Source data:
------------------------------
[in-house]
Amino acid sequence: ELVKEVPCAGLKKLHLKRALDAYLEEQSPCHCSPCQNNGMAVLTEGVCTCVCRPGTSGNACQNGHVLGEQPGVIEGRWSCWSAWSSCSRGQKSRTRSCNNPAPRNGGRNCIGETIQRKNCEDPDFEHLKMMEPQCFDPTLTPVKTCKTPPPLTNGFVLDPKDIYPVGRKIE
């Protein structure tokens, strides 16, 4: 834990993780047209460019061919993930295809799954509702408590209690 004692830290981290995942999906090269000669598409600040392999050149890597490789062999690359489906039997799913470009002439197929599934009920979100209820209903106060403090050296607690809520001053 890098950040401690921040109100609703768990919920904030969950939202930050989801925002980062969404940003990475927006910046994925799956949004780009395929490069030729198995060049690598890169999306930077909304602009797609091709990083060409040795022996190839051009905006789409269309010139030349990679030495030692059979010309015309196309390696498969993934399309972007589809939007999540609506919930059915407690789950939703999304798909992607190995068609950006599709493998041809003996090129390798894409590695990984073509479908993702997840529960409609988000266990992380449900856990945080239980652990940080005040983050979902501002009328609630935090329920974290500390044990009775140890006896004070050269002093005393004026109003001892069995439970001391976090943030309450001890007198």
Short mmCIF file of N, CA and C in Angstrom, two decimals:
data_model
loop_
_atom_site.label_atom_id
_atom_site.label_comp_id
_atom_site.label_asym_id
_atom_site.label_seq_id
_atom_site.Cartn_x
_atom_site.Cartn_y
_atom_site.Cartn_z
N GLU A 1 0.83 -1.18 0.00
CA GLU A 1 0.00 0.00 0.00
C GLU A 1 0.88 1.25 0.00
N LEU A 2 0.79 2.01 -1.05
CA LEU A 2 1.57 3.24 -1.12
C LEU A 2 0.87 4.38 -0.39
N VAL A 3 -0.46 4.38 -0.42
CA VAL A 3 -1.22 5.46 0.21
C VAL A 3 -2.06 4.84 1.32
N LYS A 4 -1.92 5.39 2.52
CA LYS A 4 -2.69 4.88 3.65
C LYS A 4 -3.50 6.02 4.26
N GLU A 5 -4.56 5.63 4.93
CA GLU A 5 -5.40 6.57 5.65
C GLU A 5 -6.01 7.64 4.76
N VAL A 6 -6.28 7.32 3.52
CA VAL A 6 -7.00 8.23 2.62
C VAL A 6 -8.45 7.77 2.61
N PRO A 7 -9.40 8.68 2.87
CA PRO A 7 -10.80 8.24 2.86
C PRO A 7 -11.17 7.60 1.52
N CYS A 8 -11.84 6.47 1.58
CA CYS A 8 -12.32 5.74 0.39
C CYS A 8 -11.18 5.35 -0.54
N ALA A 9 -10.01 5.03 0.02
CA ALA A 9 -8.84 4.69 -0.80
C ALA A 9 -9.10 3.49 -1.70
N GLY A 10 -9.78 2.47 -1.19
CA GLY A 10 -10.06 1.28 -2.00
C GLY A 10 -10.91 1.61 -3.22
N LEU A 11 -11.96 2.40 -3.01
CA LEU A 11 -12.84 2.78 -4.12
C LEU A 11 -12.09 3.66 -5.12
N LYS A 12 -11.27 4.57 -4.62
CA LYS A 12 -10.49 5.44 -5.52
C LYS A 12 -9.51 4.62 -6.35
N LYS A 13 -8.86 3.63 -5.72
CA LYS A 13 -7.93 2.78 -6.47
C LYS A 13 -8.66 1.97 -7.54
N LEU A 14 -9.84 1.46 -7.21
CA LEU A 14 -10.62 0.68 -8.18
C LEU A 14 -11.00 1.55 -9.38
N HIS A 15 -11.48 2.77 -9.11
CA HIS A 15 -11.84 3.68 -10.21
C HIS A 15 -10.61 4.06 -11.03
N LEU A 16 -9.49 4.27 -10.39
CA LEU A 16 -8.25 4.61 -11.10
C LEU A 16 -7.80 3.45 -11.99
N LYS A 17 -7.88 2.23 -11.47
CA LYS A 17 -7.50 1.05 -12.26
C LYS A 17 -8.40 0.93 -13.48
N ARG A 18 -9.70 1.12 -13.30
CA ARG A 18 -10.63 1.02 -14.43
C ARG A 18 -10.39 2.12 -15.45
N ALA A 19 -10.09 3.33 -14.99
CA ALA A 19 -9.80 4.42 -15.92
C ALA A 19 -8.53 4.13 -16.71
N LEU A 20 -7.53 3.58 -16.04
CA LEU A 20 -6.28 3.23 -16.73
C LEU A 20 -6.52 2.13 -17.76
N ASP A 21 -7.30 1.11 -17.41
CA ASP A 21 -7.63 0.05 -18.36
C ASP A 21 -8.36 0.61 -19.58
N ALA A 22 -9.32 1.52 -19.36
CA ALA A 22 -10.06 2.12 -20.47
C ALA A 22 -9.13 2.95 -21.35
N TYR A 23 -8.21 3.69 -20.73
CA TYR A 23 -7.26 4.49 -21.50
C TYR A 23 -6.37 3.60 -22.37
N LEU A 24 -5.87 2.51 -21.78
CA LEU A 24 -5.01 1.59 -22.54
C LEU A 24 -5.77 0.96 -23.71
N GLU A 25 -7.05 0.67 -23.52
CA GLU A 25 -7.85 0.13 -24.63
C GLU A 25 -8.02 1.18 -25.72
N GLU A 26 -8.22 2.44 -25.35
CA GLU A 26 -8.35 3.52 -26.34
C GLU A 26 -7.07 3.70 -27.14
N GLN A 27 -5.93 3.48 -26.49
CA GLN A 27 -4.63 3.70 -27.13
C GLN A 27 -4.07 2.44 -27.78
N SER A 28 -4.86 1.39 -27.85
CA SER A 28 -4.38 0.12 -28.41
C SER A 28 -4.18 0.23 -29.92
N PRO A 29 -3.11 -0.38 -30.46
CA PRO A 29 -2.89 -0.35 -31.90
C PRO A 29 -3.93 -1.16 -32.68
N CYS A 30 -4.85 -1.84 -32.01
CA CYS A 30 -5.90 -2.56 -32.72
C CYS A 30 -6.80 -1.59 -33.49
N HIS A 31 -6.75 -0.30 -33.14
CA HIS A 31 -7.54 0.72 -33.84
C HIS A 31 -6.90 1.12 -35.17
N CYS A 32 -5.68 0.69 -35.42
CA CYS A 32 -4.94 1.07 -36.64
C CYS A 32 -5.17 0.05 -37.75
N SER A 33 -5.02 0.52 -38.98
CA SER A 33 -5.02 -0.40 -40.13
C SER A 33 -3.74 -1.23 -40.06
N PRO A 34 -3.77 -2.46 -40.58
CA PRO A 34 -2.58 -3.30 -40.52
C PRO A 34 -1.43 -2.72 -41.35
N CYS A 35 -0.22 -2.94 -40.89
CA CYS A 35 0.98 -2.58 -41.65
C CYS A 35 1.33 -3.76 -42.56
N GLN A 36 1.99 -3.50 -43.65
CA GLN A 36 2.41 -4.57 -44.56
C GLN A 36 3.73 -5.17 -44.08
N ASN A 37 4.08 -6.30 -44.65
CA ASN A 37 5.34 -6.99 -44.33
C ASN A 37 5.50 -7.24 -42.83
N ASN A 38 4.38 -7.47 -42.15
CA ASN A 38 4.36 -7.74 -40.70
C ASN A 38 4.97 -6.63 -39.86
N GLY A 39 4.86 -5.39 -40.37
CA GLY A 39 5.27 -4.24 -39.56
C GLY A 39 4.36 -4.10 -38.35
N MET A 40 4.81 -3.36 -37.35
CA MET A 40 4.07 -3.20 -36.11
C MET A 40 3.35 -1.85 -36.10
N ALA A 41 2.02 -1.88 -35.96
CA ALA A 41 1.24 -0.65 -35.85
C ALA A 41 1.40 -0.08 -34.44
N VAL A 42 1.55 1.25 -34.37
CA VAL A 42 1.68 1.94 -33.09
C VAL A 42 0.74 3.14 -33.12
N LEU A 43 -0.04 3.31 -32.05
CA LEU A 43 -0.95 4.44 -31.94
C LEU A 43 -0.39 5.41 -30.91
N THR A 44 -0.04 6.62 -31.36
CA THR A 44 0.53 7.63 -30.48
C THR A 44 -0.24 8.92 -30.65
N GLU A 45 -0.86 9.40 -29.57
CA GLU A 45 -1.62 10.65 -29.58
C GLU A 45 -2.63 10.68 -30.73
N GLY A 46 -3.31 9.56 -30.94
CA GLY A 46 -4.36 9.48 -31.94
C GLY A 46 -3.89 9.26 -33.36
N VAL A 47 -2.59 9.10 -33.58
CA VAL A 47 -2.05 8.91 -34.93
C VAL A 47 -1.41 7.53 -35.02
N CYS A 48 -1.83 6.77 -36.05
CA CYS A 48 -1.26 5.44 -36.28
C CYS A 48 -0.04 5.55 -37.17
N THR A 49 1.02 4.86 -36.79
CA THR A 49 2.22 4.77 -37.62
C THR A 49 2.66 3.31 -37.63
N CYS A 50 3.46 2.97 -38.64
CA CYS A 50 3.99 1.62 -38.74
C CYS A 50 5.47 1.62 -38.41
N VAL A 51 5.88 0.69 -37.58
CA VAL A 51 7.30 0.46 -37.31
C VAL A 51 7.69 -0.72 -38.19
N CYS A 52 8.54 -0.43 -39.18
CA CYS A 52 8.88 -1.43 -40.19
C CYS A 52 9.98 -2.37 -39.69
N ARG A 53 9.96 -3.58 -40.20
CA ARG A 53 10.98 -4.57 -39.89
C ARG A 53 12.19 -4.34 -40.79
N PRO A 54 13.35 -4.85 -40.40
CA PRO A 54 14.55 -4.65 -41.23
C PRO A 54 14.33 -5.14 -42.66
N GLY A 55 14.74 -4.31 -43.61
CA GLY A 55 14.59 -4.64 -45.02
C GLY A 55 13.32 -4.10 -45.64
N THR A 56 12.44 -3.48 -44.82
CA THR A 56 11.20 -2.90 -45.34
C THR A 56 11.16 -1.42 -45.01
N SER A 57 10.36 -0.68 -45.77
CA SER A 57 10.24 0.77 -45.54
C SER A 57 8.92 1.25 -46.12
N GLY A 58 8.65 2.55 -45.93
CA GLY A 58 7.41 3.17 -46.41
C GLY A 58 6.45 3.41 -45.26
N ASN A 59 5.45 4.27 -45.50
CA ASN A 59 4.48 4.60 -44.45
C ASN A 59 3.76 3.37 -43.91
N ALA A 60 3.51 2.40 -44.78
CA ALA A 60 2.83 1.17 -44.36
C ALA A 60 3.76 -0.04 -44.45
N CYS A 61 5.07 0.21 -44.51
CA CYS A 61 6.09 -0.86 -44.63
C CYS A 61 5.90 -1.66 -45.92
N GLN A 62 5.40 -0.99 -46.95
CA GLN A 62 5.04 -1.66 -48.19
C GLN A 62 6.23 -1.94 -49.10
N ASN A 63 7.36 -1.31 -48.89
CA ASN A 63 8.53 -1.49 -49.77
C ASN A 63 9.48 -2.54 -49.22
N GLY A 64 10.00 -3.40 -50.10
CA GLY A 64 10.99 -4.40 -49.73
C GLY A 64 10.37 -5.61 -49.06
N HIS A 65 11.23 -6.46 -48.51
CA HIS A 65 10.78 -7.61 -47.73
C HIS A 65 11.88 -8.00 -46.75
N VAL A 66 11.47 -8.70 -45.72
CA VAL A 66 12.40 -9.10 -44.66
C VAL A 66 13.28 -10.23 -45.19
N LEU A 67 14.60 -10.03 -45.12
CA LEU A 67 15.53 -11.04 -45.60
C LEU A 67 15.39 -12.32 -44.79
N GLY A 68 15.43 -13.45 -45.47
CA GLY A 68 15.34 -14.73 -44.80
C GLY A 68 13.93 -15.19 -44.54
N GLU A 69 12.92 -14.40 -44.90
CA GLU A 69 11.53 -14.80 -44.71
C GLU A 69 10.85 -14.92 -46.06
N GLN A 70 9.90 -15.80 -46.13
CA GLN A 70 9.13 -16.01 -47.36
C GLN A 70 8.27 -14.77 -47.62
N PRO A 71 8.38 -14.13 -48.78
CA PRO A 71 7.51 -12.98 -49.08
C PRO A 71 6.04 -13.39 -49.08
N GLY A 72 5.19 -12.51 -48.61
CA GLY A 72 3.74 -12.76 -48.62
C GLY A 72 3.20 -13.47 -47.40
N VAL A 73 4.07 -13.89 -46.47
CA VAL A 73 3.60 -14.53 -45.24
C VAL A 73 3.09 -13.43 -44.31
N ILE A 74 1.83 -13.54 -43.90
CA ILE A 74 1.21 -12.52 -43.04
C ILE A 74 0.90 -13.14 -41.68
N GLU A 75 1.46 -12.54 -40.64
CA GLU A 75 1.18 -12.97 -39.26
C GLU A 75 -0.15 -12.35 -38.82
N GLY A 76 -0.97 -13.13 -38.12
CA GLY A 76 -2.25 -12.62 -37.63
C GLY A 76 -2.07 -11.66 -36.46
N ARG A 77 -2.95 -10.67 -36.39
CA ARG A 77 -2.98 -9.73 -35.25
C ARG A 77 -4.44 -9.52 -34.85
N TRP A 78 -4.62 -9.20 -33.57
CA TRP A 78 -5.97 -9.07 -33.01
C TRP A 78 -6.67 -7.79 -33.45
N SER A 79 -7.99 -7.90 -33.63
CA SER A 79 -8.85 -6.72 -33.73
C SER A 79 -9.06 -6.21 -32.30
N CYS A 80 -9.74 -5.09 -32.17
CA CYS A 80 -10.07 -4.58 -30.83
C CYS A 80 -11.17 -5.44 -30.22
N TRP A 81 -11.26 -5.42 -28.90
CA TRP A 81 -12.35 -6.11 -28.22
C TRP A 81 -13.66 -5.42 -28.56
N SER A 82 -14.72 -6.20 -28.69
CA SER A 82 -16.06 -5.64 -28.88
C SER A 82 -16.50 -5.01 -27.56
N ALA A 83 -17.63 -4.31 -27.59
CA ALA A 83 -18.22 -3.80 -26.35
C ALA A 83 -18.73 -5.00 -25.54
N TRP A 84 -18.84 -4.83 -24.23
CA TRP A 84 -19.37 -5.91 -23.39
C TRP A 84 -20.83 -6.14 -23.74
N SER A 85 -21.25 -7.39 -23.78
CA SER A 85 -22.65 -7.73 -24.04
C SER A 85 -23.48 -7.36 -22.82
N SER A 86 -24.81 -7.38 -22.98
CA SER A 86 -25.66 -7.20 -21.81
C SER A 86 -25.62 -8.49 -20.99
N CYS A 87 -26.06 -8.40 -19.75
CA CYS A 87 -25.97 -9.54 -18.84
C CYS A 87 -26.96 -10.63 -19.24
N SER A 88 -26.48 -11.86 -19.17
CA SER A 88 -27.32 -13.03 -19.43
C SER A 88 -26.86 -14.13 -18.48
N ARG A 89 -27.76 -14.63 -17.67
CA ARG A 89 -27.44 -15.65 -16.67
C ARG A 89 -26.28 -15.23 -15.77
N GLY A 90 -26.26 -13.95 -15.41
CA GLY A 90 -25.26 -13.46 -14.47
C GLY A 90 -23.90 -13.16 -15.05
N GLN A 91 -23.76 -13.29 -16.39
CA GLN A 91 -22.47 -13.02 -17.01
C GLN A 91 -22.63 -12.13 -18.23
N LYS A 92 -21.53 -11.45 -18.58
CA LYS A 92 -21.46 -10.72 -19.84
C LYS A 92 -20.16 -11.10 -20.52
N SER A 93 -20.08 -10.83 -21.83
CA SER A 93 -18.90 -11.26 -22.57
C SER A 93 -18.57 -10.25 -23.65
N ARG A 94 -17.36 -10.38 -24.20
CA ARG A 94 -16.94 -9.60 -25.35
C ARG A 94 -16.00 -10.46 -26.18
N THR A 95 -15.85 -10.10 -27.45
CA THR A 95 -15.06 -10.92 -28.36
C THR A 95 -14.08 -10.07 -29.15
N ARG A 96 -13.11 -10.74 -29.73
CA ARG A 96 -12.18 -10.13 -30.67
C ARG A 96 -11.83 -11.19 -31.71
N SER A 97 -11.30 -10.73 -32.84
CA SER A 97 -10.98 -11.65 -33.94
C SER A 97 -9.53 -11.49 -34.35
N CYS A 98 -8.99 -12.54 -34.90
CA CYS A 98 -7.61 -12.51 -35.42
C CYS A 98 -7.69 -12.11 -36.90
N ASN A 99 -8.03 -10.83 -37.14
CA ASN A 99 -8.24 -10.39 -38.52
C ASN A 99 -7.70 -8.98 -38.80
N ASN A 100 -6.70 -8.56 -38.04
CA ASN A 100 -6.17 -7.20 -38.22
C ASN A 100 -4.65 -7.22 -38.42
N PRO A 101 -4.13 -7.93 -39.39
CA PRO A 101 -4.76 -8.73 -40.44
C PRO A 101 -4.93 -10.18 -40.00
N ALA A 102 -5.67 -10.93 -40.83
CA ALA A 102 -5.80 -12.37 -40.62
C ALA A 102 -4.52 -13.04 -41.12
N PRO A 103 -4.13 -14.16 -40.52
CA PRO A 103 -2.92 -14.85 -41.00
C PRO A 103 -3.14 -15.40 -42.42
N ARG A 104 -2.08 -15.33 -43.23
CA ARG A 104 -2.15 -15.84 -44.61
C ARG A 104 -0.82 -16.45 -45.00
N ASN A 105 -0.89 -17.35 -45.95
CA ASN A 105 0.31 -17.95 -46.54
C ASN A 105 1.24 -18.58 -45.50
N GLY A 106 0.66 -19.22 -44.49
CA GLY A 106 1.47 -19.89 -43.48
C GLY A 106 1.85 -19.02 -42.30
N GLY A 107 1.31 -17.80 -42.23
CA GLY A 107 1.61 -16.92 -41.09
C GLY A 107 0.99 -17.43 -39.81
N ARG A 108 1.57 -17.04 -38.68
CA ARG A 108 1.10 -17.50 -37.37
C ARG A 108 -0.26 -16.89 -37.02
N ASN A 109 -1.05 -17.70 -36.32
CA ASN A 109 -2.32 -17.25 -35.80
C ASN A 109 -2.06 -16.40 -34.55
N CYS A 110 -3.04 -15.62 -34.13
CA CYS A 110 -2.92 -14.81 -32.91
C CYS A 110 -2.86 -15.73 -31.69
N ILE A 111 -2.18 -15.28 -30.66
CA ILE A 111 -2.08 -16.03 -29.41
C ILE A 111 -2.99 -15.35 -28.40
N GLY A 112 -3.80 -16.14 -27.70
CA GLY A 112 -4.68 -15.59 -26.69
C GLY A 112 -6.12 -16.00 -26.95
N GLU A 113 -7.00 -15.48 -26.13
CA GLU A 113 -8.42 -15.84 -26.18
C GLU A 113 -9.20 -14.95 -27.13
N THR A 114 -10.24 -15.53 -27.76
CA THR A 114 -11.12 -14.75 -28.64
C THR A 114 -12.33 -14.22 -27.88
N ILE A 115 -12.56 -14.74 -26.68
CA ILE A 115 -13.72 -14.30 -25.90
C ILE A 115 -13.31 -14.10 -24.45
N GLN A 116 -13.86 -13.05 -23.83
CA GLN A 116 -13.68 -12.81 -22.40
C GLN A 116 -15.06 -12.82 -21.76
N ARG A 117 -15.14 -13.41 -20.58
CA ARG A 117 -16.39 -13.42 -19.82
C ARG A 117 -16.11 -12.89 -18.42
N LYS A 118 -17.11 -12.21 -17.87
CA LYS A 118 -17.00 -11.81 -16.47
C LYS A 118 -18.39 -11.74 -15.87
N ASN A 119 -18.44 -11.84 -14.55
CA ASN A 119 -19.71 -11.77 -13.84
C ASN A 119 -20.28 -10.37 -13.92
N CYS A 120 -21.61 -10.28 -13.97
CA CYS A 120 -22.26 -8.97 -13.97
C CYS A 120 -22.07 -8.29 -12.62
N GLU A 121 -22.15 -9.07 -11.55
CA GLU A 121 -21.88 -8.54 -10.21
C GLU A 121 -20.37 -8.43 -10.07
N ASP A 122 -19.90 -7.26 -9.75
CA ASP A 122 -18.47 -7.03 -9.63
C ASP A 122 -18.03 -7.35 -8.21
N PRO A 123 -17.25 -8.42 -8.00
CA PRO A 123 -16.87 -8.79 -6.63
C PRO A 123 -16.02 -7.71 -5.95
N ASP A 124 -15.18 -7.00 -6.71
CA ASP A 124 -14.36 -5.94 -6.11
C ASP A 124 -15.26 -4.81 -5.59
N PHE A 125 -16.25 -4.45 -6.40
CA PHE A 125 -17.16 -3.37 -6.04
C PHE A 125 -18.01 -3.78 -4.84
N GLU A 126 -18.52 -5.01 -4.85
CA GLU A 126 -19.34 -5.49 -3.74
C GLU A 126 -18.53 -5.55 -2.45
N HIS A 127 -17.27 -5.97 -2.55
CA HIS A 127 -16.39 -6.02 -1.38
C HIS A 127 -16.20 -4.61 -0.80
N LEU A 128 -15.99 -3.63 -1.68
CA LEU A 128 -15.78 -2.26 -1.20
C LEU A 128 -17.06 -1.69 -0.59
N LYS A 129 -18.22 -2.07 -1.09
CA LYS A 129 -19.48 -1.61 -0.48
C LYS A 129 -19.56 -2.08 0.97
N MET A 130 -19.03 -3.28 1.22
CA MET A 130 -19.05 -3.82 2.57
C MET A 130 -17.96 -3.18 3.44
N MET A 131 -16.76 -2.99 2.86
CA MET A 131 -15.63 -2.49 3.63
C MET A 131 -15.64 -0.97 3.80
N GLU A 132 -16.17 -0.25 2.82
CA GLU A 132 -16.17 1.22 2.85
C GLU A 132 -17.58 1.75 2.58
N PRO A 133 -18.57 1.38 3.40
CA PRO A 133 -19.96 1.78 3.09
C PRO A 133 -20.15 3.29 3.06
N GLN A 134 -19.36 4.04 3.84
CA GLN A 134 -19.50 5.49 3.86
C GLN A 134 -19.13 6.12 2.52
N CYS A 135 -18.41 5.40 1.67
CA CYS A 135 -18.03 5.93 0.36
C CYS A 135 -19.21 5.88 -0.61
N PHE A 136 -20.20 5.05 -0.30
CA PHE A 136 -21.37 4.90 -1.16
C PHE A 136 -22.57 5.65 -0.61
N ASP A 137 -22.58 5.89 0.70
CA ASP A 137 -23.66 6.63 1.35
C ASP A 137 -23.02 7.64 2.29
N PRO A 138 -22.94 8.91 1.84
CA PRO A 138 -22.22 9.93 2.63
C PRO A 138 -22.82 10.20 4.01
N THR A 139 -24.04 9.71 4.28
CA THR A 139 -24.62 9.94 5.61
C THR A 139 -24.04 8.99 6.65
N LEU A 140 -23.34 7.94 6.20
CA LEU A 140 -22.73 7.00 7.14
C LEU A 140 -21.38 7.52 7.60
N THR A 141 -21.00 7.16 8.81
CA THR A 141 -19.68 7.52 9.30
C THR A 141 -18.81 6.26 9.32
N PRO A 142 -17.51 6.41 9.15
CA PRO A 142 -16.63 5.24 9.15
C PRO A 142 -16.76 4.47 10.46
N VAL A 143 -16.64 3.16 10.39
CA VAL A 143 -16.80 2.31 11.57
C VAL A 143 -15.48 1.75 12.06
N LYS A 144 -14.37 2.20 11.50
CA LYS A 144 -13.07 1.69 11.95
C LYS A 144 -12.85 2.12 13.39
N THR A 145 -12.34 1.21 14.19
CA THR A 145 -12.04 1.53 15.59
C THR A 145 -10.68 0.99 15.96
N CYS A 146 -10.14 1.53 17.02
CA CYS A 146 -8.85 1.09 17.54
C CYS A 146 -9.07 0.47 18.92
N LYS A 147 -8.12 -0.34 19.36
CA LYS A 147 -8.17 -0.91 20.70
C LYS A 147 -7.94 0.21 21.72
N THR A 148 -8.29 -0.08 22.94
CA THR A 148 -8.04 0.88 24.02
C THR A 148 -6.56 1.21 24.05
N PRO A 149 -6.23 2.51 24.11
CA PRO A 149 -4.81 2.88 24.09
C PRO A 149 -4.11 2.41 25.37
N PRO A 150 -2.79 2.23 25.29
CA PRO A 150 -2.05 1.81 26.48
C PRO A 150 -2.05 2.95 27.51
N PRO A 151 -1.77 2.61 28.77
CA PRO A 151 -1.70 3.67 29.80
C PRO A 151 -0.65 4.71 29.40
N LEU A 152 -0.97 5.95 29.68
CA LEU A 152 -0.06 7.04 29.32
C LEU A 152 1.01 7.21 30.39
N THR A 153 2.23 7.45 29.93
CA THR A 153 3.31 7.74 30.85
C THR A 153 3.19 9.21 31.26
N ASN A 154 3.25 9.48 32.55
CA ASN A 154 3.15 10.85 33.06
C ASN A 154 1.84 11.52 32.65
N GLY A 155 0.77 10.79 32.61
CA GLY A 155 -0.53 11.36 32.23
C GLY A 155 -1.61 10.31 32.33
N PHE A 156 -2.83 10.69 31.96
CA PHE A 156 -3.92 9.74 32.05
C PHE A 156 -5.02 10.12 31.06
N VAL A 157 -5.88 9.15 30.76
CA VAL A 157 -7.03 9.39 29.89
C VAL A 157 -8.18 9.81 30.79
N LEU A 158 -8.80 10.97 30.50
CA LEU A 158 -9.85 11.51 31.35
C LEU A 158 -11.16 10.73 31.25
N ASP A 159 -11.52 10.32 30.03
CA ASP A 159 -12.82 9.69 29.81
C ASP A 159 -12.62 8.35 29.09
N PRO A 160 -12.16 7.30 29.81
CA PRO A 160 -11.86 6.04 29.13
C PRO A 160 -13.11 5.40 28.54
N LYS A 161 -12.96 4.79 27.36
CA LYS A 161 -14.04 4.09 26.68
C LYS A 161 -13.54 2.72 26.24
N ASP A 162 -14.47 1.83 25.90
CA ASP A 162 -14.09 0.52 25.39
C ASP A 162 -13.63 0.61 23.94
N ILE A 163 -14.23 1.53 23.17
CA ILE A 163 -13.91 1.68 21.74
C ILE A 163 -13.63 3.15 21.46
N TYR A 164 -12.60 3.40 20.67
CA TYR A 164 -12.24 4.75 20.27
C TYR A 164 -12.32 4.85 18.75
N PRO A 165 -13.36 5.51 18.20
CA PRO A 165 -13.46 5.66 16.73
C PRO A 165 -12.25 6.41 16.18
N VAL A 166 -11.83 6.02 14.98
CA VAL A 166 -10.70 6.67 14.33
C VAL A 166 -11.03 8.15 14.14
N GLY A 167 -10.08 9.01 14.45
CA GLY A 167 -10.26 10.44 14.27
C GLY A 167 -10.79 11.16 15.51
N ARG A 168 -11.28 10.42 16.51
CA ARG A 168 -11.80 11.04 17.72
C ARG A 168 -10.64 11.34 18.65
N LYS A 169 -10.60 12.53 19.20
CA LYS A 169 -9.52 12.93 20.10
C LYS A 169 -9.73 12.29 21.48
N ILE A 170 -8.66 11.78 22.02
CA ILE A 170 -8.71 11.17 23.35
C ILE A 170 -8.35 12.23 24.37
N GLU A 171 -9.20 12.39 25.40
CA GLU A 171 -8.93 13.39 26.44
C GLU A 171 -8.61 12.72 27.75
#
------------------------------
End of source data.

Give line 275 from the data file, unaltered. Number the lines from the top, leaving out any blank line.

N SER A 88 -26.48 -11.86 -19.17